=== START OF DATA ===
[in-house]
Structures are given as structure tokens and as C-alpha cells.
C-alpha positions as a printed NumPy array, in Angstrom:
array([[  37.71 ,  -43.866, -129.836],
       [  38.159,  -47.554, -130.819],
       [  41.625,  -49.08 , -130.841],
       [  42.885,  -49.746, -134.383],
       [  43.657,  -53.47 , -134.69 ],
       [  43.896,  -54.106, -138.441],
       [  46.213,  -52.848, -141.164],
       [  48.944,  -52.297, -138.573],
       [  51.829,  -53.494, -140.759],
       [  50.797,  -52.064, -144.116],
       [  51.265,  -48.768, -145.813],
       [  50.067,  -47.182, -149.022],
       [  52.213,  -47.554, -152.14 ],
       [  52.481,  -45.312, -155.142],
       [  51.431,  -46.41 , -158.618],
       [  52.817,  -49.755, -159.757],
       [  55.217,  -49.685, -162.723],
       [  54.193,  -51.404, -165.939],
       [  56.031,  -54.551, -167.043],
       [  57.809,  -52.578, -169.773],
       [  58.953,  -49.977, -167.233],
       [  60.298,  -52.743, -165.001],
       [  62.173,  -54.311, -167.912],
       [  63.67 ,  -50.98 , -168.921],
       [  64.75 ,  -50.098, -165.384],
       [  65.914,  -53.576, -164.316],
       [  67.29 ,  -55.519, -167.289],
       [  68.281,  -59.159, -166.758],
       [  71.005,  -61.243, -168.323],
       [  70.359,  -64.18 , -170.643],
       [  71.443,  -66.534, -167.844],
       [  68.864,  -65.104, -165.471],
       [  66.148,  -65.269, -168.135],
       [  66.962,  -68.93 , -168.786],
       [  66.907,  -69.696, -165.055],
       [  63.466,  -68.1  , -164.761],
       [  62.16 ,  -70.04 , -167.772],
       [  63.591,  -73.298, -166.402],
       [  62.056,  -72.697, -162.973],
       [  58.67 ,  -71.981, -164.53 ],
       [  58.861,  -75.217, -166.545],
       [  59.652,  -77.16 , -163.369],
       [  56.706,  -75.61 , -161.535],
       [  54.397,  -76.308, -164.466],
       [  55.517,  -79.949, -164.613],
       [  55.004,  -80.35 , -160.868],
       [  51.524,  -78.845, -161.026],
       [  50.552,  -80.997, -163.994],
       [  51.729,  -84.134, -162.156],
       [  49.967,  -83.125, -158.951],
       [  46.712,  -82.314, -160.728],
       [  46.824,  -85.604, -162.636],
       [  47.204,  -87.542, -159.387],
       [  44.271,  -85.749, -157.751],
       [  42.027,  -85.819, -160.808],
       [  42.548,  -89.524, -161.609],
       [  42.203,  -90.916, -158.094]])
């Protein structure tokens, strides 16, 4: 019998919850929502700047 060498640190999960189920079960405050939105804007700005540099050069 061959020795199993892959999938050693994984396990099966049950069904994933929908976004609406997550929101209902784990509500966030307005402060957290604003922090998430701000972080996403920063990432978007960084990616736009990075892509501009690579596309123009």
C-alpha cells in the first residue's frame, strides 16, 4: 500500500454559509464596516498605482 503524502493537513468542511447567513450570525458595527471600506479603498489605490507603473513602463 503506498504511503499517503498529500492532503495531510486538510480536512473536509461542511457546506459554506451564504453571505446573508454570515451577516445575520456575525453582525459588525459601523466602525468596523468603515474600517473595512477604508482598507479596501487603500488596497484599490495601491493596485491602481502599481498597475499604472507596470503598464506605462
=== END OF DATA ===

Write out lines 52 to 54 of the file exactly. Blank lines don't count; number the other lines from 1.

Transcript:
       [  51.729,  -84.134, -162.156],
       [  49.967,  -83.125, -158.951],
       [  46.712,  -82.314, -160.728],